The paper summarises eight ways in which this view has been challenged, but doesn’t offer an alternative approach (reasonably, as it is a literature review). In listening to John and Rogier, I wondered whether a better way of understanding the strength of a business might be an evaluation of the strength of its relationships (internally — within teams and more generally across the organisation — and externally — with clients/customers, suppliers, competitors, and the wider market) and the merit of the work it does (in terms of social value outside the organisation and personal value within it). A business that was well-connected and whose people enjoyed their work and knew that it added value to the world would be in a stronger position than one which demotivated its employees by keeping them in unjustifiable silos producing things of no particular worth.

This combined relationship/activity-based value probably wouldn’t appeal to traditional economists, because it has the benefit of being additive — a business that is successful by this measure does not succeed at the expense of another. Good relationships and social value are like knowledge in this respect — if they are shared they grow rather than being diminished. As the authors of the RBV review put it:

Another characteristic of knowledge, hardly taken into account in the RBV, is its nonrivalrousness—meaning that its deployment by one firm, or for one purpose, does not prevent its redeployment by the same or another firm, or for another purpose. On the contrary, deploying knowledge may increase it.

That sounds like a powerful reason for organisations and individuals using knowledge well, in addition to building relationships and generating real value for society. In short — doing great work.

Legal technology, practice, theory and justice

Like all other areas of life and work, the law has been changed immeasurably by technology. This will doubtless continue, but I am unconvinced by the most excited advocates of legal technology.

The impact of technology has been felt at a variety of levels. The last 35-40 years has changed the way practitioners approach all aspects of their work. Likewise, the changes wrought by technology on personal, social and commercial behaviour and activities have driven changes in the law itself.

Clouds round the tower of lawThese trends will doubtless continue, but predicting the actual changes that they will bring is a fool’s errand.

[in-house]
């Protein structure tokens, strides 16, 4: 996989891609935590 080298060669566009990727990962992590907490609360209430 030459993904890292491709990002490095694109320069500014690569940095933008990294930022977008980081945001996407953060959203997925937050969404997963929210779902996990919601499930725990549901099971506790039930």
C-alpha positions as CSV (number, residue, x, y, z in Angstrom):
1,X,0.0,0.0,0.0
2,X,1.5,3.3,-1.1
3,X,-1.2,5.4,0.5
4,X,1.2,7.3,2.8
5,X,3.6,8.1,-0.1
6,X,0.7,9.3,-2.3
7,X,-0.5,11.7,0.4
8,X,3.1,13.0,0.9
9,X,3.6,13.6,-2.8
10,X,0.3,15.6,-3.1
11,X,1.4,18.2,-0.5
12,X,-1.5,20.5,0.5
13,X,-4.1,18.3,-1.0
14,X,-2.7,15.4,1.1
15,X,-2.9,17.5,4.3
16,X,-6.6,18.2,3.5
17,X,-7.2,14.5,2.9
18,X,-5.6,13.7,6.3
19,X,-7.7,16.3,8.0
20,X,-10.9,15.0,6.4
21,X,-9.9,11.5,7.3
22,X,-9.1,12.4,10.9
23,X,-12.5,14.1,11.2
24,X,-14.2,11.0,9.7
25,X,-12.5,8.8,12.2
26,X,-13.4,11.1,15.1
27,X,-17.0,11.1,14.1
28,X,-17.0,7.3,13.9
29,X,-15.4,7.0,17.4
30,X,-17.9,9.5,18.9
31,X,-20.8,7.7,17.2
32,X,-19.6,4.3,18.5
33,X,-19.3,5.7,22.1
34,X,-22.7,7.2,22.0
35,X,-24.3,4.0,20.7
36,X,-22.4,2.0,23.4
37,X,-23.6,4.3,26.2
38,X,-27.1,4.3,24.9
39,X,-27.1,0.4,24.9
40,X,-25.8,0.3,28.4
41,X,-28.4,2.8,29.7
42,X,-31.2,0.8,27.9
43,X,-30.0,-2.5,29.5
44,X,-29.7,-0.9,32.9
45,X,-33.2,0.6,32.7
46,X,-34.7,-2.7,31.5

I recently wrote an article in Legal IT Today, arguing that the most extreme predictions of the capability of legal artificial intelligence would struggle to match the abductive reasoning inherent in creative legal work. In addition to that argument, I am less confident than some about the limits of technological development, I suspect that the economics of legal IT are not straightforward, and I have a deeper concern that there is little engagement between the legal IT community and generations of legal philosophy.

Limits of technology

One of the touchstones of any technology future-gazing (in any field, not just the law) is a reference to Moore’s Law. I am less certain than the futurologists that we should expect to see the doubling of capacity for ever more. If nothing else, exponential growth cannot continue for ever.

…in the real world, any simple model that shows a continuing increase will run into a real physical limit. And if it is an exponentially increasing curve that we are forecasting, that limit is going to come sooner rather than later.

What could stop computing power from increasing exponentially? A range of things — the size of the components on a chip may have a natural limit, or the materials that are used could start to become scarce.

More interestingly, from the perspective of legal business, the undoubted growth of technology over recent years has not necessarily produced efficiencies in the law, if we use lawyer busyness as a proxy for efficiency. There are far more people employed in the law now than 40 years ago, and they appear to work longer hours. Improved computing capability has produced all sorts of new problems that demand novel business practices to resolve them. (One of these being knowledge management.)

Nonetheless, it is still possible that future developments will actually be capable of taking on significant aspects of work that is currently done by people. The past is not necessarily a good predictor of the future.

The business challenge